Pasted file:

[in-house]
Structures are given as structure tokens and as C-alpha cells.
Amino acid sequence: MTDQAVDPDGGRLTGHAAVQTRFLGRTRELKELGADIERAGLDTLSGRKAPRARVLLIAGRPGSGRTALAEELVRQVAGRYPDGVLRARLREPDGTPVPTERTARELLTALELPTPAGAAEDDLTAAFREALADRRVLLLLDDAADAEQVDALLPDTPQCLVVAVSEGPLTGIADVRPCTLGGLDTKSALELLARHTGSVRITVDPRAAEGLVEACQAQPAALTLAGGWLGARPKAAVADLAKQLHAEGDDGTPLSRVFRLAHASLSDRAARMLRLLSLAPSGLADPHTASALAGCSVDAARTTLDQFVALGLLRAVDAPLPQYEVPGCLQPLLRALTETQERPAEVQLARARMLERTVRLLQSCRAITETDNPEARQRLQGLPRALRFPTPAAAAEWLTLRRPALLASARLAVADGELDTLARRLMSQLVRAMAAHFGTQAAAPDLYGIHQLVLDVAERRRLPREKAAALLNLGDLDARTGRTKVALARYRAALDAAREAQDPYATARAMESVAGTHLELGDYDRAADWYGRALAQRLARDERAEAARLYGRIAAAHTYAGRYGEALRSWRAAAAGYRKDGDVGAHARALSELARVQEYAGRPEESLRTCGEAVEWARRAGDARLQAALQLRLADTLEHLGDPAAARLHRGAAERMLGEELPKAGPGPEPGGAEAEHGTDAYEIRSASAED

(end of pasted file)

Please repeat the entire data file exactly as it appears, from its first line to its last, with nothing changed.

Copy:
[in-house]
Structures are given as structure tokens and as C-alpha cells.
Amino acid sequence: MTDQAVDPDGGRLTGHAAVQTRFLGRTRELKELGADIERAGLDTLSGRKAPRARVLLIAGRPGSGRTALAEELVRQVAGRYPDGVLRARLREPDGTPVPTERTARELLTALELPTPAGAAEDDLTAAFREALADRRVLLLLDDAADAEQVDALLPDTPQCLVVAVSEGPLTGIADVRPCTLGGLDTKSALELLARHTGSVRITVDPRAAEGLVEACQAQPAALTLAGGWLGARPKAAVADLAKQLHAEGDDGTPLSRVFRLAHASLSDRAARMLRLLSLAPSGLADPHTASALAGCSVDAARTTLDQFVALGLLRAVDAPLPQYEVPGCLQPLLRALTETQERPAEVQLARARMLERTVRLLQSCRAITETDNPEARQRLQGLPRALRFPTPAAAAEWLTLRRPALLASARLAVADGELDTLARRLMSQLVRAMAAHFGTQAAAPDLYGIHQLVLDVAERRRLPREKAAALLNLGDLDARTGRTKVALARYRAALDAAREAQDPYATARAMESVAGTHLELGDYDRAADWYGRALAQRLARDERAEAARLYGRIAAAHTYAGRYGEALRSWRAAAAGYRKDGDVGAHARALSELARVQEYAGRPEESLRTCGEAVEWARRAGDARLQAALQLRLADTLEHLGDPAAARLHRGAAERMLGEELPKAGPGPEPGGAEAEHGTDAYEIRSASAED